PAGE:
Four days after Europe routed the United States for its third straight Ryder Cup, 11 players from both sides will be together again as part of a select field for the American Express Championship -- the third of four World Golf Championships events in 2006.
Tiger Woods, his team's leading point earner at the Ryder Cup, is the defending champion and a four-time winner at this event. Last year, he walked away with the victory only after John Daly missed a three-foot par putt on the second playoff hole.
Overall in WGC events, Woods has won 11-of-21 starts since the series' inception in 1999. Those 11 wins include the last WGC event, the Bridgestone Invitational in August, where Woods beat Stewart Cink as part of his run of five consecutive winning starts.
Technically, Woods' streak can still be extended to six starts if he wins this weekend.
He was beaten by Shaun Micheel in the first round of the HSBC World Match Play Championship two weeks ago, but that event is not co-sanctioned by the PGA Tour. This week's event is.
Although Woods is an obvious favorite to win, competition will be stiff from a field that includes almost all of the world's best players.
Players from the European Ryder Cup team include Sergio Garcia, Colin Montgomerie, Henrik Stenson, Paul Casey, Darren Clarke, Luke Donald, Padraig Harrington, David Howell, Robert Karlsson, Jose Maria Olazabal and Lee Westwood.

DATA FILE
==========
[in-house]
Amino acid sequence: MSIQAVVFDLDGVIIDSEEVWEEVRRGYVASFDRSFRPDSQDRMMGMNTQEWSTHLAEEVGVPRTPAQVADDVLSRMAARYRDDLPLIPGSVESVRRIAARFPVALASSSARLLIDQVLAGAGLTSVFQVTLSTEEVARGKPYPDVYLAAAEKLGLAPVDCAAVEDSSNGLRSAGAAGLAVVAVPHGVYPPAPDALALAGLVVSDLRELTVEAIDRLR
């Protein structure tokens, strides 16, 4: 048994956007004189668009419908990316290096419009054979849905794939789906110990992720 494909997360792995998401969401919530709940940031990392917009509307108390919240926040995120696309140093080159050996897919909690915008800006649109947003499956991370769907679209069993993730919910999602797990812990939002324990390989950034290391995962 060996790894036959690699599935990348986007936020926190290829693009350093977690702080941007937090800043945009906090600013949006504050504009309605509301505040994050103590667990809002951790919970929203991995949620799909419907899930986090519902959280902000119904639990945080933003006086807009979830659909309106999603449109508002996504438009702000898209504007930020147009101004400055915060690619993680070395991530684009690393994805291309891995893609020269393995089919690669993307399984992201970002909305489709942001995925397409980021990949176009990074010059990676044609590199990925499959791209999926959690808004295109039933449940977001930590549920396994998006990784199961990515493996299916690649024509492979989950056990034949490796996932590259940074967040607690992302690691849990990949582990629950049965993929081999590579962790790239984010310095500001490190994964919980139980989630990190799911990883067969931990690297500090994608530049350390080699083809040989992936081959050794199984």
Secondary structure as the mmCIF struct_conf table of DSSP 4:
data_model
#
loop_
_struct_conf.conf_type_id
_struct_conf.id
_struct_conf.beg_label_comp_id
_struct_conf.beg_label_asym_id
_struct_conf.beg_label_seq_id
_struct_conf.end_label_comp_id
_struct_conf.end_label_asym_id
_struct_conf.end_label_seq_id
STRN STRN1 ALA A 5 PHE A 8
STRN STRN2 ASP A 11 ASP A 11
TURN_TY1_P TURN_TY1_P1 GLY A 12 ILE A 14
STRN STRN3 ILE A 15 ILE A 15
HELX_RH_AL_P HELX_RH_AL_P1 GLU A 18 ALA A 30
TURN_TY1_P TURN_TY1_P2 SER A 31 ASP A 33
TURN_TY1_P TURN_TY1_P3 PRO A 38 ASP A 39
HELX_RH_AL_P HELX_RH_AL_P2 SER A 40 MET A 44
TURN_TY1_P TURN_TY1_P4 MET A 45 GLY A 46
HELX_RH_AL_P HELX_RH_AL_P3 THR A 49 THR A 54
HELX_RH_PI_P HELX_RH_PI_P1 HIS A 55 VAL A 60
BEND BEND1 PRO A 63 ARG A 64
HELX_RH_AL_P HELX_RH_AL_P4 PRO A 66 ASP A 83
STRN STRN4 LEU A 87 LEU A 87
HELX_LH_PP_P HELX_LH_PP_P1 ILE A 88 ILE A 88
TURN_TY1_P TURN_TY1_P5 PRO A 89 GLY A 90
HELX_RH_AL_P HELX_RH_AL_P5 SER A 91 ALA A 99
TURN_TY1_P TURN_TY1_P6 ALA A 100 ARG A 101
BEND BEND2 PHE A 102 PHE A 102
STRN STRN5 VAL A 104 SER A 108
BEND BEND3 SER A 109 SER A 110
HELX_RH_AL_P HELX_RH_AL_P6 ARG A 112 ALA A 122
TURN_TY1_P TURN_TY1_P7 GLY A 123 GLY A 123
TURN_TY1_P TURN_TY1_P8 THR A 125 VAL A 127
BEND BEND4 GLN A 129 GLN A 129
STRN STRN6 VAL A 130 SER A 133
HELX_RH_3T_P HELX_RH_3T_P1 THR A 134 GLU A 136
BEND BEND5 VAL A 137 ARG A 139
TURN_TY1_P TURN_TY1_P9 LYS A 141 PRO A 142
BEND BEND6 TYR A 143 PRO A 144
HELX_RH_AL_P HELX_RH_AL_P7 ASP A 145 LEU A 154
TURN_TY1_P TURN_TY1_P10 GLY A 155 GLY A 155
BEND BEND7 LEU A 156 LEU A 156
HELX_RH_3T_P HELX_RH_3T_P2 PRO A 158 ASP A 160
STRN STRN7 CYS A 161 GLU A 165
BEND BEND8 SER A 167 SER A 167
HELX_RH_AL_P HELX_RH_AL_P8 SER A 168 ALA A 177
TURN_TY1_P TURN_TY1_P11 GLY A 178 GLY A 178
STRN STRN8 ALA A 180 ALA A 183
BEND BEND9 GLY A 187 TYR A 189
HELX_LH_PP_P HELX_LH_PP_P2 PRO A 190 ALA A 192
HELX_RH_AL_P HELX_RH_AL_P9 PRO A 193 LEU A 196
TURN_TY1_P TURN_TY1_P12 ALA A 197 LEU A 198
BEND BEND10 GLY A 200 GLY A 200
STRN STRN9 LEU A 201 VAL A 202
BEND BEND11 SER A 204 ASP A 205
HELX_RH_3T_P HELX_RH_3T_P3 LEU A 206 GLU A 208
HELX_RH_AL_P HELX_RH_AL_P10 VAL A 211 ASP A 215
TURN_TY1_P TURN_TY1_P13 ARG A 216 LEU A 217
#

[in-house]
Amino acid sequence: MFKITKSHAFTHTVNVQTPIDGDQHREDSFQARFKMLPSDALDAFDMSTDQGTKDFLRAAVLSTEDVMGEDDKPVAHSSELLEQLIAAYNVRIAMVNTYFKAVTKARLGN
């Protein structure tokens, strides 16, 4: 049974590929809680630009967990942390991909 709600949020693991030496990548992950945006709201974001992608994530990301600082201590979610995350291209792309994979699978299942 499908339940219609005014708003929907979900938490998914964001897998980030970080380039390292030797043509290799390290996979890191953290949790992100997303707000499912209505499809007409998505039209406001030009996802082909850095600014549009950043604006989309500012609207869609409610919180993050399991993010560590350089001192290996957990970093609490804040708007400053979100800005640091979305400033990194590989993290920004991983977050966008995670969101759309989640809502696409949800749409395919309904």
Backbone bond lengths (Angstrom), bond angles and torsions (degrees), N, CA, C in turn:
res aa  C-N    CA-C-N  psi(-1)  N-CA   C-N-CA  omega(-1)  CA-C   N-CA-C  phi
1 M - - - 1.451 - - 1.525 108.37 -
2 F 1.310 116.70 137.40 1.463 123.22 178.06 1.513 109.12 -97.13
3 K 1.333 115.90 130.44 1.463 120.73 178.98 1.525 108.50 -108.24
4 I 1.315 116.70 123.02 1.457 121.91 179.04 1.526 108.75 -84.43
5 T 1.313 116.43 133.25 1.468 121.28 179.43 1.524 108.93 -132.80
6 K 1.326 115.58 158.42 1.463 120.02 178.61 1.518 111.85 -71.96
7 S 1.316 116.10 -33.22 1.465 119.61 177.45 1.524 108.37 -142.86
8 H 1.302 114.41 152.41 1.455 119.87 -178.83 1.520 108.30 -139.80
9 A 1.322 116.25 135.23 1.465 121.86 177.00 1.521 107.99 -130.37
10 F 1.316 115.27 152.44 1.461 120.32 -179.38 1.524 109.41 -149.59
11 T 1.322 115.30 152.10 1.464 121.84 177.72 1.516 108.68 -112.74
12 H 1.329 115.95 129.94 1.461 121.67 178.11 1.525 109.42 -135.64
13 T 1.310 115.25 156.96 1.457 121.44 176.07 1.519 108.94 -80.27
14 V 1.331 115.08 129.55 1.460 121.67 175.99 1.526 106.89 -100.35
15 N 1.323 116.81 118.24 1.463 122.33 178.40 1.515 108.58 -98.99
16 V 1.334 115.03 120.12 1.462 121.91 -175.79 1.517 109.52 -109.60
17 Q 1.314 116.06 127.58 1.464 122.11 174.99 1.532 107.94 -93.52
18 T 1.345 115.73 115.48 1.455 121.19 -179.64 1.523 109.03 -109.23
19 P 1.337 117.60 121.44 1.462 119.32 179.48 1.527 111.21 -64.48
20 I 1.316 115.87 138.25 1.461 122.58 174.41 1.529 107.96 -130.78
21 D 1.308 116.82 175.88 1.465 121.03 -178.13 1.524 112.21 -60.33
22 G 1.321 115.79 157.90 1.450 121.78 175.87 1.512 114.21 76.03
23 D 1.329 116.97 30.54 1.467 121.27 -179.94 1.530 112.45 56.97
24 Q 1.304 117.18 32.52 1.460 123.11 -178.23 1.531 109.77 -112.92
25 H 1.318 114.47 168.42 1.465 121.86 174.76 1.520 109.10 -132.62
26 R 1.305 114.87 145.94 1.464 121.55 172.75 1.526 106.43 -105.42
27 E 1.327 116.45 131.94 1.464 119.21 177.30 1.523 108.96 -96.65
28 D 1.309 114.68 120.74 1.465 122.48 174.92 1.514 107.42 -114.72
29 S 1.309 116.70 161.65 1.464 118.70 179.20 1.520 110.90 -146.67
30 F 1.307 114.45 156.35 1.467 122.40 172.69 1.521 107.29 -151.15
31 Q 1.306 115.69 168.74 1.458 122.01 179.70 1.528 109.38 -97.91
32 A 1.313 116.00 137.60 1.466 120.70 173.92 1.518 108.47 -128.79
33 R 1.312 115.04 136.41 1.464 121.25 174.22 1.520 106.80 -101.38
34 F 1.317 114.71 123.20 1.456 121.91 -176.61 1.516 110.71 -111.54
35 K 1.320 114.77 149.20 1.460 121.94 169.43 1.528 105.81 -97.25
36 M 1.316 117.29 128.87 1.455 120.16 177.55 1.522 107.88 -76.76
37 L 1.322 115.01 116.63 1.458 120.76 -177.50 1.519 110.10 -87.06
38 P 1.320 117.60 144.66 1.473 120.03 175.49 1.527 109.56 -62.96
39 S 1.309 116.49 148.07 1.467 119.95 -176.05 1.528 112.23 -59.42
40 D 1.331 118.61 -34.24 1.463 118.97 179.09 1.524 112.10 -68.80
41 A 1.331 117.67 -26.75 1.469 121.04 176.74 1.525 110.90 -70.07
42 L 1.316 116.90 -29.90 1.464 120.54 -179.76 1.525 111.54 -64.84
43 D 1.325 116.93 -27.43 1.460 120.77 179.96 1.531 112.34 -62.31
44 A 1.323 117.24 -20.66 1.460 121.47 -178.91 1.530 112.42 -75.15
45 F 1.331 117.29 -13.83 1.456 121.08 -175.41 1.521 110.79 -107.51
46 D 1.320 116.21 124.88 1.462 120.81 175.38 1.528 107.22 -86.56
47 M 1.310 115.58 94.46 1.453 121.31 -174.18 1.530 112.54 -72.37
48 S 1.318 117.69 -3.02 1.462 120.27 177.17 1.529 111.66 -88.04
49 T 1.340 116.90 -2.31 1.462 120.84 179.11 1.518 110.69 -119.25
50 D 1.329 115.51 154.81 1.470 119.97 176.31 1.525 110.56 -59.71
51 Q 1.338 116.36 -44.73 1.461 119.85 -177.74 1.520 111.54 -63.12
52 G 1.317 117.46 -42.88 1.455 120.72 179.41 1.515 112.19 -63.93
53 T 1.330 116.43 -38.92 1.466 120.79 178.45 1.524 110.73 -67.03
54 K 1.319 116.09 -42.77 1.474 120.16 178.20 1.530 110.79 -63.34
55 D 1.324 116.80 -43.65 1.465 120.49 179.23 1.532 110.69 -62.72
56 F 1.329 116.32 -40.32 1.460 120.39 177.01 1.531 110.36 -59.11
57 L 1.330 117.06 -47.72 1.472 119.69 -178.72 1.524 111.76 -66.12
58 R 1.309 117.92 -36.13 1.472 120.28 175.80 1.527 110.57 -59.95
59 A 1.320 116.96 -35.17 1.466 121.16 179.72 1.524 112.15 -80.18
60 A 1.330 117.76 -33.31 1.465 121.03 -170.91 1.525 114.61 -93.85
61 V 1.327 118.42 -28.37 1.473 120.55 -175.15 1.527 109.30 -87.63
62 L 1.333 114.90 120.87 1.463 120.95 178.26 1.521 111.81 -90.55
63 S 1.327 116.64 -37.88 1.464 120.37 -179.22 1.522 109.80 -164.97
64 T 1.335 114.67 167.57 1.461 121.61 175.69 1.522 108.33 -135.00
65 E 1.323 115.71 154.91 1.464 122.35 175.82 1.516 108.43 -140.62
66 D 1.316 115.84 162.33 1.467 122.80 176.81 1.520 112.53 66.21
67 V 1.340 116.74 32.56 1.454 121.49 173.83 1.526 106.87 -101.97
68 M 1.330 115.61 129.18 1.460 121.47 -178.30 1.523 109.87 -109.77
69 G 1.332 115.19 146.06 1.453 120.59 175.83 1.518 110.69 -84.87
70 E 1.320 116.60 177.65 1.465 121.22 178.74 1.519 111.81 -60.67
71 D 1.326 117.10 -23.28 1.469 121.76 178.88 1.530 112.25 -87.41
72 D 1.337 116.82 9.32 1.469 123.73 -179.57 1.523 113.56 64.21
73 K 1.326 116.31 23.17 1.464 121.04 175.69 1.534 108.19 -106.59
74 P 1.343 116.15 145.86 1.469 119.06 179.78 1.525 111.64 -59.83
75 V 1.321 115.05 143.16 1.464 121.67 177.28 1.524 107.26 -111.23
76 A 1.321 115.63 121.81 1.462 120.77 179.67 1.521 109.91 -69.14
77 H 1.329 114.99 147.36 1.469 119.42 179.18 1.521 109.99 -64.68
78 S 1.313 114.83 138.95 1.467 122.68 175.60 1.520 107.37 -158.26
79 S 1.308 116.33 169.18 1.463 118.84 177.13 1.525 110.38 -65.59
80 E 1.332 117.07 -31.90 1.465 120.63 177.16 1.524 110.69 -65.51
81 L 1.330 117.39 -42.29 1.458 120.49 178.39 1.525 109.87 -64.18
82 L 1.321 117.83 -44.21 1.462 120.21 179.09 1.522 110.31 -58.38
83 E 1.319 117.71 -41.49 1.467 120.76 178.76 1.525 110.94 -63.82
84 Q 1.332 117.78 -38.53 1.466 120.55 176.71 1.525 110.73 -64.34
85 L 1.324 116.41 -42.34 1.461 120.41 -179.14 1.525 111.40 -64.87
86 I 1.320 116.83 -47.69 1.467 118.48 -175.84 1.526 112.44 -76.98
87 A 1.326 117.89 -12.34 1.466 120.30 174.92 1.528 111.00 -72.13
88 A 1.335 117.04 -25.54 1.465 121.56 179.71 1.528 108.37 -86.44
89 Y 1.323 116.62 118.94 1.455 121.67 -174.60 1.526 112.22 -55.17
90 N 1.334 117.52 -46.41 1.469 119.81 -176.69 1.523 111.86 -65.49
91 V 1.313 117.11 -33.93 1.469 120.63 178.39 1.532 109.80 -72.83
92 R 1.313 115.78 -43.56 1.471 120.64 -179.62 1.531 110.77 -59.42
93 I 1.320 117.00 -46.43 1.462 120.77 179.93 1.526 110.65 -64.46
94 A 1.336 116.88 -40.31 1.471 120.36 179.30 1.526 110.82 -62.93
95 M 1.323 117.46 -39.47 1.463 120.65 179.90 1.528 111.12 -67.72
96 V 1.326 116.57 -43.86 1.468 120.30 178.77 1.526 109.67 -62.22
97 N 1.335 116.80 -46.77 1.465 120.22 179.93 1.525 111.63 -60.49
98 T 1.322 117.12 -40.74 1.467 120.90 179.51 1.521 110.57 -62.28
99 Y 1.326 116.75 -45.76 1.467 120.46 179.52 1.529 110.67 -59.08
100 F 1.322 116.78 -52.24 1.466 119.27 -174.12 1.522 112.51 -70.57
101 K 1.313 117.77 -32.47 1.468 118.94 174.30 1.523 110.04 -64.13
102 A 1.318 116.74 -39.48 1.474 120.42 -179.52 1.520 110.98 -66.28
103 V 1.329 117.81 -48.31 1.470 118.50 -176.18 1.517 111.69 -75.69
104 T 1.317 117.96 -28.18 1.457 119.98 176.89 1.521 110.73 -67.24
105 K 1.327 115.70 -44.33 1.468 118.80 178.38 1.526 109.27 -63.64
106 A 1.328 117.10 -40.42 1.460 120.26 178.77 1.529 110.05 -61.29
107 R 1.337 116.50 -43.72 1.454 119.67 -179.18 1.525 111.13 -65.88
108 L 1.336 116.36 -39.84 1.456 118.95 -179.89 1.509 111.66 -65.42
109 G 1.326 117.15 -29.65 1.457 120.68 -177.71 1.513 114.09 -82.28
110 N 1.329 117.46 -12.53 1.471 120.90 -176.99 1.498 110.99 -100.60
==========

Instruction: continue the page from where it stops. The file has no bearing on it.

Only Paul McGinley wasn't invited, due to his position outside of the world top 50 and the European Tour Order of Merit top 20.
Woods will also being competing against nine United States Ryder Cup teammates -- Chad Campbell, Stewart Cink, Jim Furyk, J.J. Henry, Chris DiMarco, Zach Johnson, David Toms, Scott Verplank, Brett Wetterich -- as well as captain Tom Lehman.
Phil Mickelson and Vaughn Taylor are the only American Ryder Cuppers not in the field.
Throw players like Ernie Els, Retief Goosen, Adam Scott and Vijay Singh into the mix and you have one of the best fields of the season for a tournament that will be broadcast in more than 140 countries.